In many schools and other organizations, coaching is used mostly as a support for new teachers or those who are in great need of performance growth. While coaching can absolutely be beneficial in both cases, it is often used far less with teachers who are high-performing.
Professional athletes are elite performers, yet they all have coaches. In fact, it is imperative that they work closely with expert coaches to maintain and strengthen their skills. Coaching high-performers takes a different approach, but when an excellent teacher collaborates with a coach who understands the unique needs of those that excel, the impact can far exceed expectations.
In their book Building Teachers’ Capacity for Success (2008), Pete Hall and Alisa Simeral discuss a continuum of self-reflection which describes four levels of awareness and ways of thinking that reflect where a teacher may be in their professional growth process. Each stage of the continuum requires a different kind of coaching, so it is beneficial for coaches to be able to recognize where on the continuum a teacher may be. Many high-performing teachers exist in the “Refinement Stage”. In this stage, teachers tend to be reflective about all aspects of their practice; they can identify student needs and adjust instruction mid-teaching using a variety of tools they have gathered through experience, research, and professional learning. These teachers seek new ideas and seek opportunities to learn. They understand the impact of their teaching beyond the classroom walls and do not confine themselves or their students to doing things in one “right’ way. Just like professional athletes, these teachers know their game and have the skills that allow them to play it well. So what can a coach do?
With teachers in the refinement stage, a coach’s role is to support their continued growth, expand their impact, and challenge their thinking. One way a coach can support high-performers is to tap into their tendency for self-reflection by using rubrics and self-reflection forms as a part of video-based coaching.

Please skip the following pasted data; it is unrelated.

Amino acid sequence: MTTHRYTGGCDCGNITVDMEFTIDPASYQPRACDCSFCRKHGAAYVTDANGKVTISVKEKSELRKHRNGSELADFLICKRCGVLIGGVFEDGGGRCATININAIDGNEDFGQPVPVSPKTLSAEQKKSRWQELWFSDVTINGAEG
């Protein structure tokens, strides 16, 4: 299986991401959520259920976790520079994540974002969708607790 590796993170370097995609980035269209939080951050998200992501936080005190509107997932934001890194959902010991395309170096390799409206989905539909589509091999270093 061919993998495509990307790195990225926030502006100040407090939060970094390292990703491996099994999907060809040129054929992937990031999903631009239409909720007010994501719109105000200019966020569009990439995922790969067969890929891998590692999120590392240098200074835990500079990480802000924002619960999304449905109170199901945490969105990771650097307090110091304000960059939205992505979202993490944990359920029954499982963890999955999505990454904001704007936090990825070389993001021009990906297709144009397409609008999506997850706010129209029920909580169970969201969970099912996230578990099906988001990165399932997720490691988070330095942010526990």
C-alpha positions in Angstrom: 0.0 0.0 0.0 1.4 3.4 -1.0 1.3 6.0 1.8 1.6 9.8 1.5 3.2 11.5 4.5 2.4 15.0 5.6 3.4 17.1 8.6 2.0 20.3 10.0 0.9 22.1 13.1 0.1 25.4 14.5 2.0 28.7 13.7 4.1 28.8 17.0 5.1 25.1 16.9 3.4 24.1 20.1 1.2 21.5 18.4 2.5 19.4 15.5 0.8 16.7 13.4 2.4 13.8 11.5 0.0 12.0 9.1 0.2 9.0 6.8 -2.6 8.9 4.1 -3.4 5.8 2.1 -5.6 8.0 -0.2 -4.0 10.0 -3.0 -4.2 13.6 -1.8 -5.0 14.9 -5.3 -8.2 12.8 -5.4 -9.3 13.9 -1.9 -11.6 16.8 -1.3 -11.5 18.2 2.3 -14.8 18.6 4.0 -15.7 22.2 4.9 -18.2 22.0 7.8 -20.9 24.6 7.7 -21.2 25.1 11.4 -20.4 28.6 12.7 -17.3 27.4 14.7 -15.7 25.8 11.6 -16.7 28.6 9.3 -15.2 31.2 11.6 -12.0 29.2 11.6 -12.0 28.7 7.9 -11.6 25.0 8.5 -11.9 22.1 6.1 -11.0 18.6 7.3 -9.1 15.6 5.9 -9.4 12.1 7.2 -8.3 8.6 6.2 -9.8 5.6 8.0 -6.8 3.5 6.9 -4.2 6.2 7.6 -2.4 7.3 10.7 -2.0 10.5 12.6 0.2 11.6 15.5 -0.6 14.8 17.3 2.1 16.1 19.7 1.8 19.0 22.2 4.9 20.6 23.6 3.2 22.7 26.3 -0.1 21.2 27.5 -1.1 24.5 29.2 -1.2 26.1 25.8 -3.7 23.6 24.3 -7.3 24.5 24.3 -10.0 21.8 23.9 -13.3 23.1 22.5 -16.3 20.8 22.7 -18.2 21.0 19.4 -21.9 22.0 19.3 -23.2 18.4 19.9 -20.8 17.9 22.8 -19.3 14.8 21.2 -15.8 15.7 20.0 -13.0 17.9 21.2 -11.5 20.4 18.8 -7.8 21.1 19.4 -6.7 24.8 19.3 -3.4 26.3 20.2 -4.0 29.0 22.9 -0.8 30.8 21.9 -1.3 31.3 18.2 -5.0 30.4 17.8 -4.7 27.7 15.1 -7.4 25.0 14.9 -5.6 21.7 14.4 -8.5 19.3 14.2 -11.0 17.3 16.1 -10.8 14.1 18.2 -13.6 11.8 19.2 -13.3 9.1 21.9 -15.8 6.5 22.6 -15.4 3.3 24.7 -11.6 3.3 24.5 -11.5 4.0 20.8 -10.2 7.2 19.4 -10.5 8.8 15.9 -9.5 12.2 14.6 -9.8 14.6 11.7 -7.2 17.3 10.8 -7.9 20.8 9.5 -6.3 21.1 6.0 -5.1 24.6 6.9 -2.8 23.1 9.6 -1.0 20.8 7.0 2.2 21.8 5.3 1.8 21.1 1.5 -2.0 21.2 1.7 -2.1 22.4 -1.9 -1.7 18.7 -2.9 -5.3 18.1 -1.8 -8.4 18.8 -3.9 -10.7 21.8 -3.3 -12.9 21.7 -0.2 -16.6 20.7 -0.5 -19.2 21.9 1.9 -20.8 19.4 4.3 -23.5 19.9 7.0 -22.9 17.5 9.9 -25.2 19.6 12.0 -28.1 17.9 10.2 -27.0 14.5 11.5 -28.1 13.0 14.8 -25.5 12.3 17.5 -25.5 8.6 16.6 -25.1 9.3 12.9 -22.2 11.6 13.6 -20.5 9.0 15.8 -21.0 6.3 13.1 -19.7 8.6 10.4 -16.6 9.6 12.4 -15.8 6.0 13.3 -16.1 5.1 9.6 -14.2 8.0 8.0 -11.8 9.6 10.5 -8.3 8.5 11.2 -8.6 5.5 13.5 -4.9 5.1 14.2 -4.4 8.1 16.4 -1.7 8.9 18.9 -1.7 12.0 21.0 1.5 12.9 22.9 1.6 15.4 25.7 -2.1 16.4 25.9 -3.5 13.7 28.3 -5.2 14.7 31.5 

When teachers record a lesson ask them to do some of the following as self-reflective exercises:
- Add at least 3 comments to their video that reflect what they were thinking or how they were making decisions at different points of the lesson.
- Tell what went as planned, what went well (in their opinion), what they would revise.
- Before recording, create a list of behaviors they want to see in their teaching. Watch the video and note how many of the behaviors they see. Create a goal based on the behaviors they want to see more of.
Coaches can also facilitate learning opportunities by connecting the teacher with others and offering professional learning beyond the traditional.
- Are there Twitter chats that the teacher might be interested in and could add value to?
- Are there blogs or teacher mastermind groups?
- Could the teacher and/or coach start one?
When questioning high-performers, coaches can challenge them by asking about the thinking that went into an instructional choice:
- How did you decide to _?
- What would you have done if ?
Coaches help professional athletes stay at the top of their game by challenging their expertly honed skills in new situations and adding new dimensions to the lens through which the athlete views the game. In the same way, instructional coaches help teachers not by giving advice or suggestions, but by offering them a lens to view their own teaching, draw their own conclusions, and develop new ideas and solutions.
Robyn Hartzell has served in education since 1998 and has experience in a variety of roles: teacher, instructional coach, interventionist, trainer, consultant, and program coordinator at the campus and regional levels. Currently, she works as an independent consultant and coach promoting effective instructional and leadership practices and championing the need for quality professional learning. Robyn takes privilege in coaching professionals in their craft and is passionate about helping organizations develop leaders who make a lasting, positive impact on the programs and people they serve.
Reference: Hall, P. A., & Simeral, A. (2008). Building teachers’ capacity for success: A collaborative approach for coaches and school leaders. Association for Supervision and Curriculum Development.